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Data from: Natural selection on antihelminth antibodies in a wild mammal population

Cite this dataset

Sparks, Alexandra Megan et al. (2023). Data from: Natural selection on antihelminth antibodies in a wild mammal population [Dataset]. Dryad.


An effective immune response is expected to confer fitness benefits through improved resistance to parasites but also energetic costs which negatively impact fitness-related traits such as reproduction. These fitness costs and benefits of an immune response are likely to depend on host age, sex, and levels of parasite exposure. Few studies have examined the full extent to which patterns of natural selection on immune phenotypes vary across demographic groups and environments in the wild. Here, we assessed natural selection on plasma levels of three functionally distinct isotypes (IgA, IgE and IgG) of antibodies against a prevalent nematode parasite measured in a wild Soay sheep population over 25 years. We found little support for environment-dependent selection or reproductive costs. However, antibody levels were negatively associated with parasite egg counts and positively associated with subsequent survival, albeit in a highly age- and isotype-dependent manner. Raised levels of anti-parasite IgA best predicted reduced egg counts but this did not predict survival in lambs, whilst in adult females increased anti-parasite IgG predicted reduced egg counts and improved survival. Our results highlight the potential importance of age-dependent selection on immune phenotypes in nature, and that patterns of selection can vary even amongst functionally-related immune markers.


This data was collected as part of the long term individual based study on the Soay sheep of St Kilda in Scotland. The full methods on how data was collected and processed is included in the main article associated with this dataset (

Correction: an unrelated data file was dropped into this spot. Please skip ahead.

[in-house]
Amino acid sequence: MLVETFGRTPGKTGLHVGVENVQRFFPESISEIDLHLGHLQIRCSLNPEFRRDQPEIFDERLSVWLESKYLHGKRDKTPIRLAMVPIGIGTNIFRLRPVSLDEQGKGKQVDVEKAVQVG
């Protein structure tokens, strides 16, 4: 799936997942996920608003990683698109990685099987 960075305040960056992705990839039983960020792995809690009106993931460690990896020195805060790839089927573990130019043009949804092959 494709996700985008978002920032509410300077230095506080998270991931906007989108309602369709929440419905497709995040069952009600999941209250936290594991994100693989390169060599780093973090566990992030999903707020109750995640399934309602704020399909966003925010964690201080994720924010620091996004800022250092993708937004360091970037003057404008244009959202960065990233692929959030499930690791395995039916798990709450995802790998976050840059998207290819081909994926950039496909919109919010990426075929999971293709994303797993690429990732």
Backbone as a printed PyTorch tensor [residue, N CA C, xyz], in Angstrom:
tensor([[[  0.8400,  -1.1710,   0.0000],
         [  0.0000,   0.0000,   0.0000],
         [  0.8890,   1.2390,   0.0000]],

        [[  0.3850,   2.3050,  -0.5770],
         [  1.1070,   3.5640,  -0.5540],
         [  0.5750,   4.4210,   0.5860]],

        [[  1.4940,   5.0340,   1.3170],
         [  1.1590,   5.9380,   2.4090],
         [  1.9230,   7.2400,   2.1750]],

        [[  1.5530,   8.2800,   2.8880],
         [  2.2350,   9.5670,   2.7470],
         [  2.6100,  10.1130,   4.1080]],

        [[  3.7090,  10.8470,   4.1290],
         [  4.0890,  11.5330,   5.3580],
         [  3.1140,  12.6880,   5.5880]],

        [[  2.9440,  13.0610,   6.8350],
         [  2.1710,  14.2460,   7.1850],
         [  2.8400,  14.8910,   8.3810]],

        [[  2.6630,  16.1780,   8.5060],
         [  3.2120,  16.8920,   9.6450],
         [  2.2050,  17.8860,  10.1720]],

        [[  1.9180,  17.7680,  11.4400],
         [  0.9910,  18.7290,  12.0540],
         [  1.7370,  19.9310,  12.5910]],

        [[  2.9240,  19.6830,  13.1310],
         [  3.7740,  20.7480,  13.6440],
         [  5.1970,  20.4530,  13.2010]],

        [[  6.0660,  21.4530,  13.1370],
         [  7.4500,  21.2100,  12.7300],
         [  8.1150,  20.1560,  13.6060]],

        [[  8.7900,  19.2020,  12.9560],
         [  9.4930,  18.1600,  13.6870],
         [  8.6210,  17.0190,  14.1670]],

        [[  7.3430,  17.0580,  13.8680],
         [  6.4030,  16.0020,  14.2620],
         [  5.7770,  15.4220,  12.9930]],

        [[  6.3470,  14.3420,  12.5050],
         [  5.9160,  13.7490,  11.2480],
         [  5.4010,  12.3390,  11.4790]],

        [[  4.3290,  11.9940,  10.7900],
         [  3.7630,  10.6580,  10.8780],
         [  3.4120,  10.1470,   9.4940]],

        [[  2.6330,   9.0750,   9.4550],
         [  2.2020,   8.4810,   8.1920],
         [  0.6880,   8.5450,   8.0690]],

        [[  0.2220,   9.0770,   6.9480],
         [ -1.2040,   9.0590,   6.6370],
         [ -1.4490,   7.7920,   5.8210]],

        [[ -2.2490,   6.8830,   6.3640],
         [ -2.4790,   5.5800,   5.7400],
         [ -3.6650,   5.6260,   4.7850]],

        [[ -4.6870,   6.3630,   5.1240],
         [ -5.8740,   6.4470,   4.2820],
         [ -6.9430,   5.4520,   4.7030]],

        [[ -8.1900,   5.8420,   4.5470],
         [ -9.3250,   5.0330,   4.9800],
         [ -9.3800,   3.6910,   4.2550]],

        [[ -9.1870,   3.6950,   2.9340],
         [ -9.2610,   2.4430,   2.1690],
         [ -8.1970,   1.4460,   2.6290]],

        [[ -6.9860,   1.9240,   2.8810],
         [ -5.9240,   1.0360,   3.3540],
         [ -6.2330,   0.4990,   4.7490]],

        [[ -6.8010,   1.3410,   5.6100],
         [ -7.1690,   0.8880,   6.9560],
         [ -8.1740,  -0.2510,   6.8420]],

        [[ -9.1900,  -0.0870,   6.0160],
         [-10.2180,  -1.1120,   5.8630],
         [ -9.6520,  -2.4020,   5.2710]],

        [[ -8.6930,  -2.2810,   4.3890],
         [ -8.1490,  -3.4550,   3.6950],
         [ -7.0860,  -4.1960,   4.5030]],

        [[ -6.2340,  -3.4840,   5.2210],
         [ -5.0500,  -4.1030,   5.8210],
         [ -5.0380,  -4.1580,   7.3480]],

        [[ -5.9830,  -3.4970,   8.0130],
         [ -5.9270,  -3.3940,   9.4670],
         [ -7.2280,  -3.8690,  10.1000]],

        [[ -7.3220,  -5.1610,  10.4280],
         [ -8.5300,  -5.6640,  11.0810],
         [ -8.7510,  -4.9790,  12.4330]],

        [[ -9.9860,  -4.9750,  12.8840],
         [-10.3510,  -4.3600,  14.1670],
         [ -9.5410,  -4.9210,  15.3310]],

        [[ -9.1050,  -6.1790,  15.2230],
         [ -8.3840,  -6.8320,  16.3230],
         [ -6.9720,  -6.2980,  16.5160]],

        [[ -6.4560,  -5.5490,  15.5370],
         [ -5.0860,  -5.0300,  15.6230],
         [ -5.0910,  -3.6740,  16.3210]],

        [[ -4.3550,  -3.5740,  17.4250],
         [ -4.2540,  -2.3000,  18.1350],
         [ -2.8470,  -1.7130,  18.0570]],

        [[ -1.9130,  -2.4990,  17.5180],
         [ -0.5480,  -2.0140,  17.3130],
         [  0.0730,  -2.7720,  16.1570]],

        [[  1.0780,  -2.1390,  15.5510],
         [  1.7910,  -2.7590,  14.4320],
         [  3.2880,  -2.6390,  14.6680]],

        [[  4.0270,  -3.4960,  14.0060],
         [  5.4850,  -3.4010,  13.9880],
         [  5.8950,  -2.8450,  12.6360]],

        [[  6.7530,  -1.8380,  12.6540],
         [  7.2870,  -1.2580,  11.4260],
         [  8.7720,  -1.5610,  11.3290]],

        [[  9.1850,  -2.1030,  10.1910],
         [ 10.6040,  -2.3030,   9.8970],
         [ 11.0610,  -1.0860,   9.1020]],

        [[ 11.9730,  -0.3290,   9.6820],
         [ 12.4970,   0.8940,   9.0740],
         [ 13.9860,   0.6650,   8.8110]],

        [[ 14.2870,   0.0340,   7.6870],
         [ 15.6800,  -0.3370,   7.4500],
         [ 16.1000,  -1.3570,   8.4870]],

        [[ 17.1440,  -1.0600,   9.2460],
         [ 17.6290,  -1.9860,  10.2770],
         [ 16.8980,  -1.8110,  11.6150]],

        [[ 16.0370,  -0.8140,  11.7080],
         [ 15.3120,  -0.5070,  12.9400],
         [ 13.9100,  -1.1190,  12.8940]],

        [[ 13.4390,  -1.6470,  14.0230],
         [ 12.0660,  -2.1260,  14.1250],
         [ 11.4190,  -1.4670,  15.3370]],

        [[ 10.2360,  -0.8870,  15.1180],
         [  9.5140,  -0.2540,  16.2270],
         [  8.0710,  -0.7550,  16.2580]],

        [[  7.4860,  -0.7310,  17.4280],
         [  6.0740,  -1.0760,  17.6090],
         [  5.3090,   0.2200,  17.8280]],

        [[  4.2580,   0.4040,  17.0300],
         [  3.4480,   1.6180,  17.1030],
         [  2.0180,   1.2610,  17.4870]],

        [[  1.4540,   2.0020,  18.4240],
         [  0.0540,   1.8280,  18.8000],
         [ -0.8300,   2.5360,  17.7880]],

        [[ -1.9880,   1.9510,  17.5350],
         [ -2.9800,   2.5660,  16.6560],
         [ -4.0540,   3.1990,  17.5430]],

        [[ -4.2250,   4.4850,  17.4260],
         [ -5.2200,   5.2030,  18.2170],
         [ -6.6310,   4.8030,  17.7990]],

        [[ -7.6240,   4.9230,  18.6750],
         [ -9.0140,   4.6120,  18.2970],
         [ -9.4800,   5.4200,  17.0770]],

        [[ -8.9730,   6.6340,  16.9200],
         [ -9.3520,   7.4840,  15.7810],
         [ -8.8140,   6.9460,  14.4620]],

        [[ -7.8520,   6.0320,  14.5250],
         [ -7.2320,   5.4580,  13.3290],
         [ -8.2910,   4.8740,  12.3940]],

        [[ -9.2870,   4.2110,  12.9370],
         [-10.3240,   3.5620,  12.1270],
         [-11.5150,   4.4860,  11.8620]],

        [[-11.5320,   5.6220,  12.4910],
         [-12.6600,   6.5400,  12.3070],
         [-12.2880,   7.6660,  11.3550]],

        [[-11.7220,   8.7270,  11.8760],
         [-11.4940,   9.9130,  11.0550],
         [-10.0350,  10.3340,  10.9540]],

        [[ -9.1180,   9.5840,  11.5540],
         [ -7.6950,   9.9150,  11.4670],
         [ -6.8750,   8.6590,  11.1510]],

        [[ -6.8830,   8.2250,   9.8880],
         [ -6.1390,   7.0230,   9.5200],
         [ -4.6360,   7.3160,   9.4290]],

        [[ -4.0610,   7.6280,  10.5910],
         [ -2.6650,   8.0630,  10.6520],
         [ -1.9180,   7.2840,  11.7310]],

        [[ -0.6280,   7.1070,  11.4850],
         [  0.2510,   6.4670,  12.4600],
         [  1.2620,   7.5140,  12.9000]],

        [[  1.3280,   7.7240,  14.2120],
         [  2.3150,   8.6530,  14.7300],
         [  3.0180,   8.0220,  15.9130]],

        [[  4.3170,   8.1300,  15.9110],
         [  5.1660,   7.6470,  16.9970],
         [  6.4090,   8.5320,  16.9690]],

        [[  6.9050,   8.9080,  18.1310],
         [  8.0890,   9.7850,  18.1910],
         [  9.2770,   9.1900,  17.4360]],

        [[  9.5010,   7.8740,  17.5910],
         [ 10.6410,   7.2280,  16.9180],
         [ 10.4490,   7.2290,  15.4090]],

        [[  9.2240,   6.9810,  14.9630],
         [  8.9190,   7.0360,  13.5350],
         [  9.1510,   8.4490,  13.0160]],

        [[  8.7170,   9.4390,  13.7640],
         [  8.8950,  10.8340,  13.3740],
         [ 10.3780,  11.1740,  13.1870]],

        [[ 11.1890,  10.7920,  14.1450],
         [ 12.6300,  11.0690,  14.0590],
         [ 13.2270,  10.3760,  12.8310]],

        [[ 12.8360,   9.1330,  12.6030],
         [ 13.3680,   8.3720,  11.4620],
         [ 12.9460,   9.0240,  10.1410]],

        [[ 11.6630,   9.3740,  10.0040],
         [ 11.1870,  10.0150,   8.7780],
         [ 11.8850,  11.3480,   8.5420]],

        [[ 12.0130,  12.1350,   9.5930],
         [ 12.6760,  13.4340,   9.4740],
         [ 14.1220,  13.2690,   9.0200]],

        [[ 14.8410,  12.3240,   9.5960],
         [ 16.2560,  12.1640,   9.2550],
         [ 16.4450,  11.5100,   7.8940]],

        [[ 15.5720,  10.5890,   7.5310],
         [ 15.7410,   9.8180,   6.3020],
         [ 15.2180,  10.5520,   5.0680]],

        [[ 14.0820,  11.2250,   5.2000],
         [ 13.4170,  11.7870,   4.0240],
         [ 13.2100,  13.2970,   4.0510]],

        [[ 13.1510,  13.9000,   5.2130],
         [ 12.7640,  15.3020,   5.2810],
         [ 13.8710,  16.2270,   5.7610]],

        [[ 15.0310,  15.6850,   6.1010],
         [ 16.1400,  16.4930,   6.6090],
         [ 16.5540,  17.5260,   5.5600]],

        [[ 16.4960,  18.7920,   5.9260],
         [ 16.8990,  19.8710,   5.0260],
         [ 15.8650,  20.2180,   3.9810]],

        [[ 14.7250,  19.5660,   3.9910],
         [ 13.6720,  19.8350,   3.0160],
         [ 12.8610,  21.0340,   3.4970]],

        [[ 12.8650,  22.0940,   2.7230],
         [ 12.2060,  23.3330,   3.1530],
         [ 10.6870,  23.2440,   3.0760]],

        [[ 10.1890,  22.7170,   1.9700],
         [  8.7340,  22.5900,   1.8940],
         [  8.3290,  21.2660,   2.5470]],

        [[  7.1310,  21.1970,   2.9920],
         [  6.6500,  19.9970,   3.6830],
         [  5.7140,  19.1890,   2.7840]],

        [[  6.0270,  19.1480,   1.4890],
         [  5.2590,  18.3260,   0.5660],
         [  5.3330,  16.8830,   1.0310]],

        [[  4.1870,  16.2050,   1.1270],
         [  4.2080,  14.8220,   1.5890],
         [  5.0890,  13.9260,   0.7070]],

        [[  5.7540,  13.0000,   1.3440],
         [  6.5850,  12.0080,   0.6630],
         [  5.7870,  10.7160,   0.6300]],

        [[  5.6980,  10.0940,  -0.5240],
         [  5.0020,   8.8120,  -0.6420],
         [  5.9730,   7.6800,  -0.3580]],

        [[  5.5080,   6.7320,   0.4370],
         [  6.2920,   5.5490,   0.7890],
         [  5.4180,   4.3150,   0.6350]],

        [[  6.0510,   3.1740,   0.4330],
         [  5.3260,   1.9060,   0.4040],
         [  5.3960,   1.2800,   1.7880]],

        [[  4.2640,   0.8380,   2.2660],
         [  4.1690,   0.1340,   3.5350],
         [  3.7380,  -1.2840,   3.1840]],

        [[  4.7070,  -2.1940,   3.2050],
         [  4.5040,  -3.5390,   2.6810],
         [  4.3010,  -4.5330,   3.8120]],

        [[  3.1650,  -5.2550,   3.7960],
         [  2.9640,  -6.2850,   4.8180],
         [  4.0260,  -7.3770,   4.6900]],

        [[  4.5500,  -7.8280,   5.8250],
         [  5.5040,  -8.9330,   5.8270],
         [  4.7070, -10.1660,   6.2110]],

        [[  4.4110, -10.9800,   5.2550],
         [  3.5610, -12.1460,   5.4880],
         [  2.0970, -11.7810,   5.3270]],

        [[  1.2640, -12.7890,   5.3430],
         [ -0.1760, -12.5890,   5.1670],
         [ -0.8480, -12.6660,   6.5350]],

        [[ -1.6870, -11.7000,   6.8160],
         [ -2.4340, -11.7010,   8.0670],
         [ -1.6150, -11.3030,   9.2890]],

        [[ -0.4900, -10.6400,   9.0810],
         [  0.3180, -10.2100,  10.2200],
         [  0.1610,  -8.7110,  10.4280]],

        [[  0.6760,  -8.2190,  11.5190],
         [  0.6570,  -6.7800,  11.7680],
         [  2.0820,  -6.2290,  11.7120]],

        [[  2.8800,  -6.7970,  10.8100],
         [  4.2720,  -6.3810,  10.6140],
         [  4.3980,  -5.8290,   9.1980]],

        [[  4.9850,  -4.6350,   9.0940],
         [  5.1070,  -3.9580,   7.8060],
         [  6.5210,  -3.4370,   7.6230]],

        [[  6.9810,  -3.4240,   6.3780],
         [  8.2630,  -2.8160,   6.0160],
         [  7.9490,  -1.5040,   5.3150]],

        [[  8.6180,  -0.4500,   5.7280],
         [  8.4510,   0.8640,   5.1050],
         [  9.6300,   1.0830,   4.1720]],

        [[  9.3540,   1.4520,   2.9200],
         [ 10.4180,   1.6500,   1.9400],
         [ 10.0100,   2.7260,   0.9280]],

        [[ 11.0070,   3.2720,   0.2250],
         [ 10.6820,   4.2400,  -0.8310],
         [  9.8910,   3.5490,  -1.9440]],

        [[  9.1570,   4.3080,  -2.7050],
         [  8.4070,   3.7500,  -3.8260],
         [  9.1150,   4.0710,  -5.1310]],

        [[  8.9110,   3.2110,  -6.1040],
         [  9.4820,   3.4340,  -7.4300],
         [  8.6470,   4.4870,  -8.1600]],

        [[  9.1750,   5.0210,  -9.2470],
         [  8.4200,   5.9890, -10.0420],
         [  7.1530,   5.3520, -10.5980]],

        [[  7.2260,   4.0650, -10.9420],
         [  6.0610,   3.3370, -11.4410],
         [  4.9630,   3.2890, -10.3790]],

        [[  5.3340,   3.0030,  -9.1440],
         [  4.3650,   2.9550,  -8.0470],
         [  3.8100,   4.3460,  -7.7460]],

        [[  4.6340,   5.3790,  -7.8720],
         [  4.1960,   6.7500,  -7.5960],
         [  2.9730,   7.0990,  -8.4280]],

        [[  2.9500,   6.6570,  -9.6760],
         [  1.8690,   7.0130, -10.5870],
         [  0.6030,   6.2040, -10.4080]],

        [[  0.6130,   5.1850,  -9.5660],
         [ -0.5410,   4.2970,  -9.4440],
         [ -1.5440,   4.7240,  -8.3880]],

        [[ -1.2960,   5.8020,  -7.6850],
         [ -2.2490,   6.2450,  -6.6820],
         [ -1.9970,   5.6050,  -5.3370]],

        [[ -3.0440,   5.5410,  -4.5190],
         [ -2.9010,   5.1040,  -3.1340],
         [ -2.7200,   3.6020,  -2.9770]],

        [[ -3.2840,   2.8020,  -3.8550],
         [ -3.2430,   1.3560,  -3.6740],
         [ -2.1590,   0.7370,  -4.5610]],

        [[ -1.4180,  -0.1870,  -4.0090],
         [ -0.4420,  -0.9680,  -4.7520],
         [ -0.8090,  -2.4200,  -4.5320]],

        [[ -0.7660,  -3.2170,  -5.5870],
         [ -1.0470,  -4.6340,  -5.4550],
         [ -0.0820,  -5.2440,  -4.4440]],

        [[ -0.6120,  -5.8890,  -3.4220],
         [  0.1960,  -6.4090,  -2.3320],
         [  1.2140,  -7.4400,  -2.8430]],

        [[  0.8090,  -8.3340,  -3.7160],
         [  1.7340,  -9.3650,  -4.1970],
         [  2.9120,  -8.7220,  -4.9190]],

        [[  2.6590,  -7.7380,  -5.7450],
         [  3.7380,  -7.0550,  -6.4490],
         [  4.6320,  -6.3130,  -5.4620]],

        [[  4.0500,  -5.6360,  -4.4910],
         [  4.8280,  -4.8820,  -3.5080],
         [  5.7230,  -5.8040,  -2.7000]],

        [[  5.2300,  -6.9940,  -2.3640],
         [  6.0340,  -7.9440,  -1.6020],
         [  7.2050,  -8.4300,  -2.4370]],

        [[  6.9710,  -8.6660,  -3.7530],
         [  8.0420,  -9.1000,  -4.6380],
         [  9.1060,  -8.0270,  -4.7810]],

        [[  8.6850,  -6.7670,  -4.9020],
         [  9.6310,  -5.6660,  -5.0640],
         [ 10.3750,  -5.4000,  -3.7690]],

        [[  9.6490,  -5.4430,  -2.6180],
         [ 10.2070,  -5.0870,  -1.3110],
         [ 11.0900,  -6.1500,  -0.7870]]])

Natural selection on antihelminth antibodies in a wild mammal population

A. M. Sparks, K. Watt, R. Sinclair, J. G. Pilkington, J. M. Pemberton, S. E. Johnston, T. N. McNeilly, D. H. Nussey

Please see the README files for descriptions of the columns in the dataset and data usage notes.

Usage notes




The attached file(s) contain data derived from the long-term field project monitoring individual Soay sheep on St Kilda and their environment. This is a request to please let us know if you use them. Several people have spent the best part of their careers collecting the data. If you plan to analyse the data, there are a number of reasons why it would be very helpful if you could contact Dan Nussey ( before doing so.

[NB. If you are interested in analysing the detailed project data in any depth you may find it helpful to have our full relational database rather than the file(s) available here.  If so, then we have a simple process for bringing you onto the project as a collaborator.]

1) The data can be subject to change due to updates in the pedigree, merging of records, occasional errors and so on.

2) The data are complex and workers who do not know the study system may benefit from advice when interpreting it.

3) At any one time a number of people within the existing project collaboration are analysing data from this project. Someone else may already be conducting the analysis you have in mind and it is desirable to prevent duplication of effort.

4) In order to maintain funding for the project(s), every few years we have to write proposals for original analyses to funding agencies. It is therefore very helpful for those running the project to know what data analyses are in progress.

5) Sheep identifiers may vary relative to other data archives from papers using the Soay sheep data.



Natural Environment Research Council

Biotechnology and Biological Sciences Research Council, Award: BB/H021868/1

Medical Research Council, Award: 1369297


St Kilda